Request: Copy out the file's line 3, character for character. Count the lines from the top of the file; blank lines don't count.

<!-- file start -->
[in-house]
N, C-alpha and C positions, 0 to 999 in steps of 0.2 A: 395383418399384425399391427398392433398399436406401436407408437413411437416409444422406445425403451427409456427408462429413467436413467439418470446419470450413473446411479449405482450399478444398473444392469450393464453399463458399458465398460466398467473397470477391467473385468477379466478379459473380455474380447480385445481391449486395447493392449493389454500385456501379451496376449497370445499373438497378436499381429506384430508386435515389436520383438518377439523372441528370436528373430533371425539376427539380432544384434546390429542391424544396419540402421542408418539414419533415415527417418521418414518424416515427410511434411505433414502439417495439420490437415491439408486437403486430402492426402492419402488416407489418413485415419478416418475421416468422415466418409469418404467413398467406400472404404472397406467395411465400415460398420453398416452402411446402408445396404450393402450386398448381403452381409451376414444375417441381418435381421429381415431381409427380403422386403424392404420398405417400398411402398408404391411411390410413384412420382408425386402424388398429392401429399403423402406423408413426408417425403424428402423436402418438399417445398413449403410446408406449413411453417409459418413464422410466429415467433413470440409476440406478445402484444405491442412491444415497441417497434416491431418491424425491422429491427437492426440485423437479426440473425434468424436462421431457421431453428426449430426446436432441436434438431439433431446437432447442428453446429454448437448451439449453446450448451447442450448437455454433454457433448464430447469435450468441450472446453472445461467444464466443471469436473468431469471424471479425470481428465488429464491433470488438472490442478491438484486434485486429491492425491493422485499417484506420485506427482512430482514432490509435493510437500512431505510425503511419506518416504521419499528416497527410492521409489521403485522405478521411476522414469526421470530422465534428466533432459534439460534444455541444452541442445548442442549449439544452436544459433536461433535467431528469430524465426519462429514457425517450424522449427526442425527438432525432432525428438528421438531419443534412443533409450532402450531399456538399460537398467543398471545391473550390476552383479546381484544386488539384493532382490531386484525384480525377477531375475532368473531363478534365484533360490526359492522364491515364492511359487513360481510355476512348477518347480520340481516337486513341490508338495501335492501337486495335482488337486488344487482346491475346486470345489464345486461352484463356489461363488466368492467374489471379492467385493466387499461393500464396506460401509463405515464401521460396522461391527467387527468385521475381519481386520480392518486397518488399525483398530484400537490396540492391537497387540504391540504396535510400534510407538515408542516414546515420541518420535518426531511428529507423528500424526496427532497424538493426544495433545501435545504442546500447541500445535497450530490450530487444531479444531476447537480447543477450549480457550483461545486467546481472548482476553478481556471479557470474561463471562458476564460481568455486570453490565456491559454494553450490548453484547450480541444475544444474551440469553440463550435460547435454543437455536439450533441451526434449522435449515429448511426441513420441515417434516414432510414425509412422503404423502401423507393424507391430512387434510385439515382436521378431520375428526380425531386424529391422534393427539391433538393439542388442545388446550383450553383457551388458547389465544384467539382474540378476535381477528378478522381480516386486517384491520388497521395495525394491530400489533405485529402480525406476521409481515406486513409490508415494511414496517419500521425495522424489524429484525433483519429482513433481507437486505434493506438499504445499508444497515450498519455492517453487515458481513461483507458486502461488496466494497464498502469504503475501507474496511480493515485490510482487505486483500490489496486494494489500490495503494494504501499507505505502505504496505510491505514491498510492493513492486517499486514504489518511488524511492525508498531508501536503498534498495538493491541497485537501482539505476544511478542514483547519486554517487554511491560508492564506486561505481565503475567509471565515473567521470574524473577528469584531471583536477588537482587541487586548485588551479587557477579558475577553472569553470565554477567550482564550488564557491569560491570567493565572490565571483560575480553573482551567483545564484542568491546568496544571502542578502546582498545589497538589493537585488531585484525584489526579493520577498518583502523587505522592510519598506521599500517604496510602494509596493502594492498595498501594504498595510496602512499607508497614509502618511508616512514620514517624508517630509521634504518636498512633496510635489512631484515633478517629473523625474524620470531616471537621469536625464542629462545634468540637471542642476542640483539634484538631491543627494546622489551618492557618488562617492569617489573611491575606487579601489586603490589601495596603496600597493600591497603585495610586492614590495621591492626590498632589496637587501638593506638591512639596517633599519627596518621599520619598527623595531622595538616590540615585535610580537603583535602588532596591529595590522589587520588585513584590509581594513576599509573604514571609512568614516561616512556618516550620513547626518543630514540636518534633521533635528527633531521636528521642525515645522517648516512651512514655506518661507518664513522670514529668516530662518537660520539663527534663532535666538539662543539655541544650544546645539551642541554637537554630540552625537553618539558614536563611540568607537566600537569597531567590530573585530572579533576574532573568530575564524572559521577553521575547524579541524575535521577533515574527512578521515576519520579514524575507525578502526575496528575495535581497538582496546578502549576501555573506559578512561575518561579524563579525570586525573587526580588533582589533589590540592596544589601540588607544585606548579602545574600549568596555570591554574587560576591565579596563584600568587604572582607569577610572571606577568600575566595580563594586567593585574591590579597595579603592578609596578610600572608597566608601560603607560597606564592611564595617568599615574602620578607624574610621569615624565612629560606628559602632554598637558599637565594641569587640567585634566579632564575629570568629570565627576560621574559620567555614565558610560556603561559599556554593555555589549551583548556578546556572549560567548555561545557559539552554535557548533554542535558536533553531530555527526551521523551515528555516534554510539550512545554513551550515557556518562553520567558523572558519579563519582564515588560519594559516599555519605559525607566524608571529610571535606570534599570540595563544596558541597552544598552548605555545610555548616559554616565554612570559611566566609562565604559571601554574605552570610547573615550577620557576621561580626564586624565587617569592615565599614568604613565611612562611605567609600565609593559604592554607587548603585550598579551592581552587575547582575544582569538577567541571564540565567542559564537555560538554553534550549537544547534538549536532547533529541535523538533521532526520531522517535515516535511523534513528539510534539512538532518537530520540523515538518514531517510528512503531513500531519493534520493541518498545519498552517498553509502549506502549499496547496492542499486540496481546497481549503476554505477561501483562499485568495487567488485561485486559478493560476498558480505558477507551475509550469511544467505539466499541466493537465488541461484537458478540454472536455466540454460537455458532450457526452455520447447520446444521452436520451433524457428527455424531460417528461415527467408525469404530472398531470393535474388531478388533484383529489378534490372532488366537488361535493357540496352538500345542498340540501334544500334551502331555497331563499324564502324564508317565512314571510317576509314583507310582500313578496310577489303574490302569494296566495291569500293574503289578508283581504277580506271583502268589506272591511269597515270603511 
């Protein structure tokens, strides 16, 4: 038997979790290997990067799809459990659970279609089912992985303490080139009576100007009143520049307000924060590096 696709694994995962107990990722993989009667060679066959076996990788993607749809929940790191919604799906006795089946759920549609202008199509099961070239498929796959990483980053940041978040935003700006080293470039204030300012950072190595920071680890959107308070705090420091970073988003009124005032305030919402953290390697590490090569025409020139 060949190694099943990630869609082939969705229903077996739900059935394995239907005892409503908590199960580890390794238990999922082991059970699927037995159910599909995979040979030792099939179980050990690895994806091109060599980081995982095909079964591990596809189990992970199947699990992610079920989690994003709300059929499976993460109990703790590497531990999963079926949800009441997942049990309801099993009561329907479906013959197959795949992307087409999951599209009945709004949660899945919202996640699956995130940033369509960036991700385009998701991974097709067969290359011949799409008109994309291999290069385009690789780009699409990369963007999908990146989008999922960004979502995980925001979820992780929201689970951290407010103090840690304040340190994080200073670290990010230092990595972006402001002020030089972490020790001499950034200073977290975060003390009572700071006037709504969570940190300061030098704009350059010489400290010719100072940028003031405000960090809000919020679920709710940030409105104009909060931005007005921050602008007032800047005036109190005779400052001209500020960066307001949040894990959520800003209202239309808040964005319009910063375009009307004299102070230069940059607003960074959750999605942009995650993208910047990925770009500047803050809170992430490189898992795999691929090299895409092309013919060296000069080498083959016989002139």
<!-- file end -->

């Protein structure tokens, strides 16, 4: 038997979790290997990067799809459990659970279609089912992985303490080139009576100007009143520049307000924060590096 696709694994995962107990990722993989009667060679066959076996990788993607749809929940790191919604799906006795089946759920549609202008199509099961070239498929796959990483980053940041978040935003700006080293470039204030300012950072190595920071680890959107308070705090420091970073988003009124005032305030919402953290390697590490090569025409020139 060949190694099943990630869609082939969705229903077996739900059935394995239907005892409503908590199960580890390794238990999922082991059970699927037995159910599909995979040979030792099939179980050990690895994806091109060599980081995982095909079964591990596809189990992970199947699990992610079920989690994003709300059929499976993460109990703790590497531990999963079926949800009441997942049990309801099993009561329907479906013959197959795949992307087409999951599209009945709004949660899945919202996640699956995130940033369509960036991700385009998701991974097709067969290359011949799409008109994309291999290069385009690789780009699409990369963007999908990146989008999922960004979502995980925001979820992780929201689970951290407010103090840690304040340190994080200073670290990010230092990595972006402001002020030089972490020790001499950034200073977290975060003390009572700071006037709504969570940190300061030098704009350059010489400290010719100072940028003031405000960090809000919020679920709710940030409105104009909060931005007005921050602008007032800047005036109190005779400052001209500020960066307001949040894990959520800003209202239309808040964005319009910063375009009307004299102070230069940059607003960074959750999605942009995650993208910047990925770009500047803050809170992430490189898992795999691929090299895409092309013919060296000069080498083959016989002139």